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Capitalism Contested
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Capitalism Contested
The New Deal and Its Legacies

Edited by Romain Huret, Nelson Lichtenstein, and Jean-Christian Vinel

360 pages | 6 x 9 | 3 charts, 1 table
Cloth 2020 | ISBN 9780812252620 | $45.00s | Outside the Americas £37.00
Ebook editions are available from selected online vendors
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"An impressive collection of well-researched, pointed, and thought-provoking essays."—Howard Brick, author of Transcending Capitalism: Visions of a New Society in Modern American Thought
In the historical narrative that prevails today, the New Deal years are positioned between two equally despised Gilded Ages—the first in the late nineteenth century and the second characterized by the world of Walmart, globalization, and right-wing populism in which we currently live. What defines these two ages is an increasing level of inequality legitimized by powerful ideologies, namely, Social Darwinism at the end of the nineteenth century and neoliberalism today. In stark contrast, the era of the New Deal was first and foremost an attempt to put an end to inequality in American society. In the historical longue durée, it appears today as a kind of golden age when policymakers and citizens sought to devise solutions to the two major "questions"—labor on one side, social on the other—that were at the heart of the American political economy during the twentieth century.

Capitalism Contested argues that the New Deal order remains an effective framework to make sense of the transformation of American political economy over the last hundred years. Contributors offer an historicized analysis of the degree to which that political, economic, and ideological order persists and the ways in which it has been transcended or even overthrown. The essays pay attention not only to those ideas and social forces hostile to the New Deal, but to the contradictions and debilities that were present at the inauguration or became inherent within this liberal impulse during the last half of the twentieth century. The unifying thematic among the essays consists not in their subject matter—politics, political economy, social thought, and legal scholarship are represented—but in a historical quest to assess the transformation and fate of an economic and policy order nearly a century after its creation.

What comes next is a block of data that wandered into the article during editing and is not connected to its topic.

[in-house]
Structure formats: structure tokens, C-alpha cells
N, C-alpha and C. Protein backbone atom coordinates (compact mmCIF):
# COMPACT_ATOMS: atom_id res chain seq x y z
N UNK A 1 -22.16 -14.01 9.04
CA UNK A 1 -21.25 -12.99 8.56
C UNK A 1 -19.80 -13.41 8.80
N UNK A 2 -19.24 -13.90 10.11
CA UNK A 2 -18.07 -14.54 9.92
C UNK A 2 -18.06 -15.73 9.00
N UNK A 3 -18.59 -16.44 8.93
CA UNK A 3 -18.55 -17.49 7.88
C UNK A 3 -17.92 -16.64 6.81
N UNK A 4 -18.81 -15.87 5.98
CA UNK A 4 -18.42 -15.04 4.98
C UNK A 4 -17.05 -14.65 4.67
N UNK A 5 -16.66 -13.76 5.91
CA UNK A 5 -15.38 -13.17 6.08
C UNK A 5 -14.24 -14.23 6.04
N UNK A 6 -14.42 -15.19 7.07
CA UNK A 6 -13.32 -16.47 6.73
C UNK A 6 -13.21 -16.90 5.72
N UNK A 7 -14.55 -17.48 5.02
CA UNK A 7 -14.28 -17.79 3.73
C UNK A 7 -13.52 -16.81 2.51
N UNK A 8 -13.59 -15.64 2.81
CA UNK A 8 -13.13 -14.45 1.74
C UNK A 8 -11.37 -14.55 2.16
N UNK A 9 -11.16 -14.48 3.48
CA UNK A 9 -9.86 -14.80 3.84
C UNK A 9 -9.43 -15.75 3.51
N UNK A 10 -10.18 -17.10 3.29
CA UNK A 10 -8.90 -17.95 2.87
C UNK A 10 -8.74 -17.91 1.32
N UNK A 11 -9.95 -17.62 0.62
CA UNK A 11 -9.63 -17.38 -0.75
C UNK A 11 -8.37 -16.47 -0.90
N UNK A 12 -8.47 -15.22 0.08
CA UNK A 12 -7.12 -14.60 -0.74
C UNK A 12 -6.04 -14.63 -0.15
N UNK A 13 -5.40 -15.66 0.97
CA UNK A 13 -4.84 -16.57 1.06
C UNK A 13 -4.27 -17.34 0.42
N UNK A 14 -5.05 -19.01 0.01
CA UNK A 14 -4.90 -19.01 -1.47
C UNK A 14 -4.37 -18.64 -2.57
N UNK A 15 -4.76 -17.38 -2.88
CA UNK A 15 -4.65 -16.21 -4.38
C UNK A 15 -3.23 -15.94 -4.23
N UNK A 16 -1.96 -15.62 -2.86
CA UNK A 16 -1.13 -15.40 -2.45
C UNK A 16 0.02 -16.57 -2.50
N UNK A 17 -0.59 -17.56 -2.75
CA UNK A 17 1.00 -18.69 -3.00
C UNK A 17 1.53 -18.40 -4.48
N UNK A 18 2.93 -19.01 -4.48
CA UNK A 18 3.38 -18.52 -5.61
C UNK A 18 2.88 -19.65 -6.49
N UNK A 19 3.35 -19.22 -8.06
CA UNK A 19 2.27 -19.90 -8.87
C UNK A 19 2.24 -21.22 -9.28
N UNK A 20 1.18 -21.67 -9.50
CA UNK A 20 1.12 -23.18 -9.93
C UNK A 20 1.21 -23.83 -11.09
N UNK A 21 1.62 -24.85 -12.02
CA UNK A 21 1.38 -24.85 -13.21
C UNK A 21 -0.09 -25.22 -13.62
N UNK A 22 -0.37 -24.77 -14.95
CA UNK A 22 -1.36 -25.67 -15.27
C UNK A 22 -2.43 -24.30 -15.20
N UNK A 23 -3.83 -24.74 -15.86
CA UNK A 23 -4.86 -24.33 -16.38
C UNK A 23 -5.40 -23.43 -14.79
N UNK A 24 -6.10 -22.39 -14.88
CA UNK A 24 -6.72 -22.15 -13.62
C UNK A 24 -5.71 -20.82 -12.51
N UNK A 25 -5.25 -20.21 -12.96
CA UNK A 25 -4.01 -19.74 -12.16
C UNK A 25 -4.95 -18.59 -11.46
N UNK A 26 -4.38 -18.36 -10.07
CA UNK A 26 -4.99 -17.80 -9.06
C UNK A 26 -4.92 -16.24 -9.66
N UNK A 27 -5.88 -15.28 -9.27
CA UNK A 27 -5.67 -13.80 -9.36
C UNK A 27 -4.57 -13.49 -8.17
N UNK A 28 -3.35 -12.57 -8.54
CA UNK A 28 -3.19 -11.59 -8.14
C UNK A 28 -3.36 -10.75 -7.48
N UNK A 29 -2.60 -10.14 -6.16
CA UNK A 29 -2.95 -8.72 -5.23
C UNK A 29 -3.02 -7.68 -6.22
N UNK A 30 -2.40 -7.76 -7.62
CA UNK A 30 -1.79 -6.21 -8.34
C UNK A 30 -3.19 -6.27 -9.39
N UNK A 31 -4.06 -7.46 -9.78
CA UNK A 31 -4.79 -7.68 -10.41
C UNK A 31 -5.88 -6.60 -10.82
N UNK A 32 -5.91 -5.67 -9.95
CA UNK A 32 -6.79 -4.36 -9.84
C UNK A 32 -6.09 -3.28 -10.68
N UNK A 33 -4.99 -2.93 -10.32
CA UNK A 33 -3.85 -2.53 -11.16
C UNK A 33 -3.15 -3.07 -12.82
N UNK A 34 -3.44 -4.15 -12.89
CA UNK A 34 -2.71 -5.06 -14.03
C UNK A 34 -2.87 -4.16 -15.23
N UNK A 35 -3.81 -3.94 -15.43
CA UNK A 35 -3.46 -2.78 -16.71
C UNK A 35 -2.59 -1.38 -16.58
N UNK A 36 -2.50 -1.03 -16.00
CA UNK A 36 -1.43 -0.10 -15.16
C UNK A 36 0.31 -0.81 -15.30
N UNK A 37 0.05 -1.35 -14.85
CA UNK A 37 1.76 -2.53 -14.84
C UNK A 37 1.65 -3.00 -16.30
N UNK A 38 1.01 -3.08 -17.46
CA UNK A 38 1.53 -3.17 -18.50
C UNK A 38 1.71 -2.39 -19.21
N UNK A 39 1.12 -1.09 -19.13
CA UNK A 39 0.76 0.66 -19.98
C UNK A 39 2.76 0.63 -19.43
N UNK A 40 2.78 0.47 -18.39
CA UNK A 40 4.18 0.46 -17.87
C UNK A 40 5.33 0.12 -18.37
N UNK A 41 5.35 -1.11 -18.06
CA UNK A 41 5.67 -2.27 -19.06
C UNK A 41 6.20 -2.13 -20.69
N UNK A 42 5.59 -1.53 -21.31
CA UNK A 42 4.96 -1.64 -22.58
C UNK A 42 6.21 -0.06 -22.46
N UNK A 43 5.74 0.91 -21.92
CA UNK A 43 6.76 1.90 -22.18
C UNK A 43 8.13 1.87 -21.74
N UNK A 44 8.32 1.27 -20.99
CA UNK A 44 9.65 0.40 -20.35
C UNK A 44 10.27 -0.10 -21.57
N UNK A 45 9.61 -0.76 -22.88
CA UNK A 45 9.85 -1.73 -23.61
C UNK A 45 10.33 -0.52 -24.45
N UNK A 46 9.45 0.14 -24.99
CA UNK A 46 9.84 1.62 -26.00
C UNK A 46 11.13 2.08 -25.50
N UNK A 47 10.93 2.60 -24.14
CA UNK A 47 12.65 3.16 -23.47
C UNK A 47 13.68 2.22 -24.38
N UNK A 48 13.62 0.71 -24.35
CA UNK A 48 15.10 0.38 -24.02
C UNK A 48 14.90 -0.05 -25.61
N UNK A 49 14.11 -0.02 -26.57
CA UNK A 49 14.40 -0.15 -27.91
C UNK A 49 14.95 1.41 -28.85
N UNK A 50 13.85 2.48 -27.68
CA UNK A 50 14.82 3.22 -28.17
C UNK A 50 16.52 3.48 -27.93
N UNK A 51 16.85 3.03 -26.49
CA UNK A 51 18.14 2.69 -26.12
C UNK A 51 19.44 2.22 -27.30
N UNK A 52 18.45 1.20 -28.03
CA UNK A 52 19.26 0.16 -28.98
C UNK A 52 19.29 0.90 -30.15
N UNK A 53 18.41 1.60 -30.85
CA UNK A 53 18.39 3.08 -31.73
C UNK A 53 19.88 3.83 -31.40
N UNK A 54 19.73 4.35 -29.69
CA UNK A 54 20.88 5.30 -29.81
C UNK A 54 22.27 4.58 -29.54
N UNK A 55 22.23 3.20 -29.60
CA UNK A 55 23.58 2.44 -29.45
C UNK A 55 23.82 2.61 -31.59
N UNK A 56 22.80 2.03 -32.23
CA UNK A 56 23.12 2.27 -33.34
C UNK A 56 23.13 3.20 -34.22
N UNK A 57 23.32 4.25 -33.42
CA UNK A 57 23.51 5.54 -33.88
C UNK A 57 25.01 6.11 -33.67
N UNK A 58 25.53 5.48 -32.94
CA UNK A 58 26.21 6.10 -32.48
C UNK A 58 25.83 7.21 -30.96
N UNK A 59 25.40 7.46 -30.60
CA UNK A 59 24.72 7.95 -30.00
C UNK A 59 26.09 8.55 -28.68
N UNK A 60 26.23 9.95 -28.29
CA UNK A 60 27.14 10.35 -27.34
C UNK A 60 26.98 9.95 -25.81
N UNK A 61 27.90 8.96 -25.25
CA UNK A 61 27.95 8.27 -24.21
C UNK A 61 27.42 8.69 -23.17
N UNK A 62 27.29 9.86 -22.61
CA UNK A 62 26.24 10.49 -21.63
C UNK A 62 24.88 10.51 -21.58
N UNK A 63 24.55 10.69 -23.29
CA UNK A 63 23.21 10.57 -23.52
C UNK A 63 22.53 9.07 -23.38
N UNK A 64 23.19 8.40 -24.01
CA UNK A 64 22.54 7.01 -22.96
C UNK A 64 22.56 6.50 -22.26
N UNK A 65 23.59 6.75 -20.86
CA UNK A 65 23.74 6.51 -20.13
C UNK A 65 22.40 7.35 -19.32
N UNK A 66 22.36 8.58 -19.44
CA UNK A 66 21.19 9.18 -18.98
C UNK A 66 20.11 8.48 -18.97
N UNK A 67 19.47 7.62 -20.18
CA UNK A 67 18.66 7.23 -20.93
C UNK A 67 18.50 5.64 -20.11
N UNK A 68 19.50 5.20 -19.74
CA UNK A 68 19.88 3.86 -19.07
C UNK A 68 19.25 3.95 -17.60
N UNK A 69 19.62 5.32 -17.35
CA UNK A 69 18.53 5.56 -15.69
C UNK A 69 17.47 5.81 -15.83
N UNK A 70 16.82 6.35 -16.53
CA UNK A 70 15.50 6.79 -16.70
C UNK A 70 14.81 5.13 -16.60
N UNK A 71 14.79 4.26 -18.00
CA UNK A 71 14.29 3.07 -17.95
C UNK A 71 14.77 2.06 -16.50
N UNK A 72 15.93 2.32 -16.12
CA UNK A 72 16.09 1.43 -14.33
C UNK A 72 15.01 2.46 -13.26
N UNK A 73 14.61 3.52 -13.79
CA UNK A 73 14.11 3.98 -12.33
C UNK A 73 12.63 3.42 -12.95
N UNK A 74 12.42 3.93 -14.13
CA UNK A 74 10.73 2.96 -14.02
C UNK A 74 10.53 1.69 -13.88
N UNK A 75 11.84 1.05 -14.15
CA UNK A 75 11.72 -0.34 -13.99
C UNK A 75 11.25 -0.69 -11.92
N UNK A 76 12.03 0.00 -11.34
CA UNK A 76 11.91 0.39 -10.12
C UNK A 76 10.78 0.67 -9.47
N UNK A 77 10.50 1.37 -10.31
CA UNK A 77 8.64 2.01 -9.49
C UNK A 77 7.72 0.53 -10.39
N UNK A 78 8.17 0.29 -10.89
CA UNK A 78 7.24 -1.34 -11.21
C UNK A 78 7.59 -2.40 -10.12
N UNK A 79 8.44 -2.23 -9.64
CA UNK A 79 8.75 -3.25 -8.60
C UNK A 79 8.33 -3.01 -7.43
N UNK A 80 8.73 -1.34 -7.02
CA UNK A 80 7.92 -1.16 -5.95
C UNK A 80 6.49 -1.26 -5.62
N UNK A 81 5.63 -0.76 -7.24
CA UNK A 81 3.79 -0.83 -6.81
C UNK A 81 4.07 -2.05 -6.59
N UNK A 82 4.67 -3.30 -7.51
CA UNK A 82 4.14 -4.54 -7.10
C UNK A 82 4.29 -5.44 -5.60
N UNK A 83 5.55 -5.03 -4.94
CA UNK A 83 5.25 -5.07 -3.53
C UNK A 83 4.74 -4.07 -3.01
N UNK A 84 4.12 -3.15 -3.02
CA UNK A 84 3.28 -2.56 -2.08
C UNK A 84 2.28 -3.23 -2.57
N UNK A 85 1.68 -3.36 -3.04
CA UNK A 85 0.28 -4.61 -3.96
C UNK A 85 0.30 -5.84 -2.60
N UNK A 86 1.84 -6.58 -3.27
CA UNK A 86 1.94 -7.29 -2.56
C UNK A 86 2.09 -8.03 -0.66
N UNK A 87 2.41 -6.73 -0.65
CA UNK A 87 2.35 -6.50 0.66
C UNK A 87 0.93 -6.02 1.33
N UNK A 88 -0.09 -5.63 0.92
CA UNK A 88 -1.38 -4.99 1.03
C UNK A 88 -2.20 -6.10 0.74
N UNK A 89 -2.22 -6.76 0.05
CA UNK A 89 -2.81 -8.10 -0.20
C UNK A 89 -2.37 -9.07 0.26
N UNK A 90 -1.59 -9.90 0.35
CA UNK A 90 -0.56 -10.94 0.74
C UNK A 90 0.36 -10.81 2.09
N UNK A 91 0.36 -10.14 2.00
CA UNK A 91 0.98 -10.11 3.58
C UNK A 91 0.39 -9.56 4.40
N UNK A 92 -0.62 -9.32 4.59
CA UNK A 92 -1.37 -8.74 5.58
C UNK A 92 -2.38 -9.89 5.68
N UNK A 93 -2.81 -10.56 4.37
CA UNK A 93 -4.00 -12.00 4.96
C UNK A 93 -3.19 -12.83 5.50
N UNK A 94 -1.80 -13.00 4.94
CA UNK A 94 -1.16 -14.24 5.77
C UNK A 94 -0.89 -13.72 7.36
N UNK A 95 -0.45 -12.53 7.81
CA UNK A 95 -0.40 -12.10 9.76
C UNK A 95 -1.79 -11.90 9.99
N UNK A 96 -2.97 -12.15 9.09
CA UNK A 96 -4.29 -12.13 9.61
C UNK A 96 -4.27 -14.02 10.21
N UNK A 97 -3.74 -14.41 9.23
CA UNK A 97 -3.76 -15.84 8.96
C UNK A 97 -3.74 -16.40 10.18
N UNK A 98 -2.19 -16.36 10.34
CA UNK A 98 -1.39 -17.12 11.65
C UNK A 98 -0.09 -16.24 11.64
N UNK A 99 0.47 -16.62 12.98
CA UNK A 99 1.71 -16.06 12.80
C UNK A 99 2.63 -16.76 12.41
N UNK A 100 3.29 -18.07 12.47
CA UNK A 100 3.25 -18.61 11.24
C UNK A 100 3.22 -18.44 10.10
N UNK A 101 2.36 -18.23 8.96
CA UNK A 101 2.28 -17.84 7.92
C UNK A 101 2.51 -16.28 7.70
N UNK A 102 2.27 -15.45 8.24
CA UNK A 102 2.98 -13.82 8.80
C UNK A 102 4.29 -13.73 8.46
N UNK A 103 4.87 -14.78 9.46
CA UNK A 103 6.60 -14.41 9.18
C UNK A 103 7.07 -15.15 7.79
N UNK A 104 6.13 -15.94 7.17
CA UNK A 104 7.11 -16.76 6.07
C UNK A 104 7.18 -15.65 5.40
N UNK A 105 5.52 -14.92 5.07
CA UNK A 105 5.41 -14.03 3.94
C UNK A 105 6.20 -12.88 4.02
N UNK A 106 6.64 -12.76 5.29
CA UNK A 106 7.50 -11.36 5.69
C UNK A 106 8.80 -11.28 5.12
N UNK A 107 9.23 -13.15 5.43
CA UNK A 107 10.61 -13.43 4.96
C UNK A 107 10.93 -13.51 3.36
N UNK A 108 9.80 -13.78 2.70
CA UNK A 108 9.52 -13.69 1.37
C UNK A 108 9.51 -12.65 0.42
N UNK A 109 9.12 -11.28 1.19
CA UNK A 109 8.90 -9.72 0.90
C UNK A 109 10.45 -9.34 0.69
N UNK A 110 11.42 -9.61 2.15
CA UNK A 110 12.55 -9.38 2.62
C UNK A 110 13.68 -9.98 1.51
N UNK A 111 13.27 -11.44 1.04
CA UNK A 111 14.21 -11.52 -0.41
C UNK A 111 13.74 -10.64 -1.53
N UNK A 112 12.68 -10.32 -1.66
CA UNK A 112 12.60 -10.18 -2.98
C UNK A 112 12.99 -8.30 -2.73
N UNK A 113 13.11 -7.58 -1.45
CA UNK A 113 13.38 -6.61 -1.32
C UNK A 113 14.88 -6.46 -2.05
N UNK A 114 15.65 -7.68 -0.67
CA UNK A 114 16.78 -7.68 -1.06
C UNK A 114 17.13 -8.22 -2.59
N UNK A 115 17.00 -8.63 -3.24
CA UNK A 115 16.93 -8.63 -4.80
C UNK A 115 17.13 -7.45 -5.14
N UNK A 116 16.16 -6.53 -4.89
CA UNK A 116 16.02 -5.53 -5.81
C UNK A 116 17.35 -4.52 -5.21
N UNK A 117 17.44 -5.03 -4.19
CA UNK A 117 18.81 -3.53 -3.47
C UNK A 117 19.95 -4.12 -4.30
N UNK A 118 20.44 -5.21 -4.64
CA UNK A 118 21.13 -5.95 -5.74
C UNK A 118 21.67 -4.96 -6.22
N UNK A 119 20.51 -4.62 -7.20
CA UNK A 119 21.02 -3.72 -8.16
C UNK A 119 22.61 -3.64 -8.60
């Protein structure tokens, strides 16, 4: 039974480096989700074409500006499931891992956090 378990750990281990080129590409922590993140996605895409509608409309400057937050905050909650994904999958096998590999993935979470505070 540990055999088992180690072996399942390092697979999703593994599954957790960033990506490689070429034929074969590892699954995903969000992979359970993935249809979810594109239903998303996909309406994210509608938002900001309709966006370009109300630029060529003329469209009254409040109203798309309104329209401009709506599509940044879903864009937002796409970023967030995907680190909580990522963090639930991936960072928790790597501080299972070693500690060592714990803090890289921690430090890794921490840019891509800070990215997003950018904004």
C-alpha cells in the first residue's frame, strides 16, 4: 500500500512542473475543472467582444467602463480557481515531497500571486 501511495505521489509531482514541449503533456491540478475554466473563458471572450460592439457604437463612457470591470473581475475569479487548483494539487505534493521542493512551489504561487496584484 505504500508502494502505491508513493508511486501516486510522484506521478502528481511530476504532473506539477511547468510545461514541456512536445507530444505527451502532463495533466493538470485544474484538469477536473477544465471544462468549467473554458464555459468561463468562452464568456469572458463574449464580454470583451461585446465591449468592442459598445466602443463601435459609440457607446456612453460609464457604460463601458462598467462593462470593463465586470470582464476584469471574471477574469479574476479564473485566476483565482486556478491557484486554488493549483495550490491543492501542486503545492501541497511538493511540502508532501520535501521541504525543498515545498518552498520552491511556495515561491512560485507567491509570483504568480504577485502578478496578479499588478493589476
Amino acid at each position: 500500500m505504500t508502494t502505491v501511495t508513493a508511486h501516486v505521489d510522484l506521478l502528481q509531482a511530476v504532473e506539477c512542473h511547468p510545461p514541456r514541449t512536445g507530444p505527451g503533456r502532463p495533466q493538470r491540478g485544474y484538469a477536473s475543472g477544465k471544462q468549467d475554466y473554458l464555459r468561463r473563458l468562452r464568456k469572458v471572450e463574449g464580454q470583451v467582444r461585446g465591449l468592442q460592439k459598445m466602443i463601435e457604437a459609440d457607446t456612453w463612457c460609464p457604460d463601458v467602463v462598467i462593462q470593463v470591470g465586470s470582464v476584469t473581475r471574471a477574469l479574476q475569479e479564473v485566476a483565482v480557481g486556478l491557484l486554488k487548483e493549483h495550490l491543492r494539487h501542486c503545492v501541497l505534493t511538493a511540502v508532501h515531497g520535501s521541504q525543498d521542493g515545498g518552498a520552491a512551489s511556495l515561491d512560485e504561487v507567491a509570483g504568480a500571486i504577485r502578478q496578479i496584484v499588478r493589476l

Contributors: Kate Andrias, Romain Huret, William P. Jones, Nelson Lichtenstein, Nancy MacLean, Isaac William Martin, Margaret O'Mara, K. Sabeel Rahman, Timothy Shenk, Elizabeth Tandy Shermer, Jason Scott Smith, Samir Sonti, Karen M. Tani, Jean-Christian Vinel.

Romain Huret is a professor at the School of Advanced Studies in the Social Sciences in Paris. He is author of numerous books, including American Tax Resisters and The Experts' War on Poverty.

Nelson Lichtenstein is Distinguished Professor of History at the University of California, Santa Barbara, where he directs the Center for the Study of Work, Labor, and Democracy. He is author or editor of numerous books, including The Port Huron Statement: Sources and Legacies of the New Left's Founding Manifesto and The Right and Labor in America: Politics, Ideology, and Imagination, both available from the University of Pennsylvania Press.

Jean-Christian Vinel teaches American history at the University of Paris Diderot. He is author of The Employee: A Political History, also available from the University of Pennsylvania Press.

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